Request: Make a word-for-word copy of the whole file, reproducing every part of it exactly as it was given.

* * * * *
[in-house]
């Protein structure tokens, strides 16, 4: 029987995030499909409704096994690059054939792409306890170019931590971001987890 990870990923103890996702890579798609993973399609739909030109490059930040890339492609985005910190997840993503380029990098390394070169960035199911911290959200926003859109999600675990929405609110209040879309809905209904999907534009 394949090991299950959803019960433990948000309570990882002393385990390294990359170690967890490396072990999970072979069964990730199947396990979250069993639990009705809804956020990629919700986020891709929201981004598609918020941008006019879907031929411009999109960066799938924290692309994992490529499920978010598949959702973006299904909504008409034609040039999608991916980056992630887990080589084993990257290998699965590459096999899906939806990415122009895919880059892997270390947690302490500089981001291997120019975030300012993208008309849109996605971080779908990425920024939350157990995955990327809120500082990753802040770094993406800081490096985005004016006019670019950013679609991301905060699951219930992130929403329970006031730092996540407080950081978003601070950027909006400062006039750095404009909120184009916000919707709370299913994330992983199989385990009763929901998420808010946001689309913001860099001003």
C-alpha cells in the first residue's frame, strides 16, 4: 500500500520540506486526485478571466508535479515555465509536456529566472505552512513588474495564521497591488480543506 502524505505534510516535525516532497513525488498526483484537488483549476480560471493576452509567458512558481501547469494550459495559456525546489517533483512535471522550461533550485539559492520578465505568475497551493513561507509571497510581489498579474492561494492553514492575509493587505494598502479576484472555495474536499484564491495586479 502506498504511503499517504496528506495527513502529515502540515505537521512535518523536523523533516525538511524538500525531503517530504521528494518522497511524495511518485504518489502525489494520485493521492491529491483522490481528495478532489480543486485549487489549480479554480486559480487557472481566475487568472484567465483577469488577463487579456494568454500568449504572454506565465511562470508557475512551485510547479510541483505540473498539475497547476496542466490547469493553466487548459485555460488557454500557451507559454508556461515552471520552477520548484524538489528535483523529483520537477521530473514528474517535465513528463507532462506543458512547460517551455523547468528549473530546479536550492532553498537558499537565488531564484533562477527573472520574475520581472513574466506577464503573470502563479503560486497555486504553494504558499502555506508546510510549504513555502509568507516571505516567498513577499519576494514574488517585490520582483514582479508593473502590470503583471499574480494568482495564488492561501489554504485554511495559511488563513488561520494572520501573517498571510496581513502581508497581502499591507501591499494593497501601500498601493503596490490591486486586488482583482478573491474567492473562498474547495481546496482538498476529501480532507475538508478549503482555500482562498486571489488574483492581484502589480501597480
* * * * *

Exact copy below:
[in-house]
């Protein structure tokens, strides 16, 4: 029987995030499909409704096994690059054939792409306890170019931590971001987890 990870990923103890996702890579798609993973399609739909030109490059930040890339492609985005910190997840993503380029990098390394070169960035199911911290959200926003859109999600675990929405609110209040879309809905209904999907534009 394949090991299950959803019960433990948000309570990882002393385990390294990359170690967890490396072990999970072979069964990730199947396990979250069993639990009705809804956020990629919700986020891709929201981004598609918020941008006019879907031929411009999109960066799938924290692309994992490529499920978010598949959702973006299904909504008409034609040039999608991916980056992630887990080589084993990257290998699965590459096999899906939806990415122009895919880059892997270390947690302490500089981001291997120019975030300012993208008309849109996605971080779908990425920024939350157990995955990327809120500082990753802040770094993406800081490096985005004016006019670019950013679609991301905060699951219930992130929403329970006031730092996540407080950081978003601070950027909006400062006039750095404009909120184009916000919707709370299913994330992983199989385990009763929901998420808010946001689309913001860099001003």
C-alpha cells in the first residue's frame, strides 16, 4: 500500500520540506486526485478571466508535479515555465509536456529566472505552512513588474495564521497591488480543506 502524505505534510516535525516532497513525488498526483484537488483549476480560471493576452509567458512558481501547469494550459495559456525546489517533483512535471522550461533550485539559492520578465505568475497551493513561507509571497510581489498579474492561494492553514492575509493587505494598502479576484472555495474536499484564491495586479 502506498504511503499517504496528506495527513502529515502540515505537521512535518523536523523533516525538511524538500525531503517530504521528494518522497511524495511518485504518489502525489494520485493521492491529491483522490481528495478532489480543486485549487489549480479554480486559480487557472481566475487568472484567465483577469488577463487579456494568454500568449504572454506565465511562470508557475512551485510547479510541483505540473498539475497547476496542466490547469493553466487548459485555460488557454500557451507559454508556461515552471520552477520548484524538489528535483523529483520537477521530473514528474517535465513528463507532462506543458512547460517551455523547468528549473530546479536550492532553498537558499537565488531564484533562477527573472520574475520581472513574466506577464503573470502563479503560486497555486504553494504558499502555506508546510510549504513555502509568507516571505516567498513577499519576494514574488517585490520582483514582479508593473502590470503583471499574480494568482495564488492561501489554504485554511495559511488563513488561520494572520501573517498571510496581513502581508497581502499591507501591499494593497501601500498601493503596490490591486486586488482583482478573491474567492473562498474547495481546496482538498476529501480532507475538508478549503482555500482562498486571489488574483492581484502589480501597480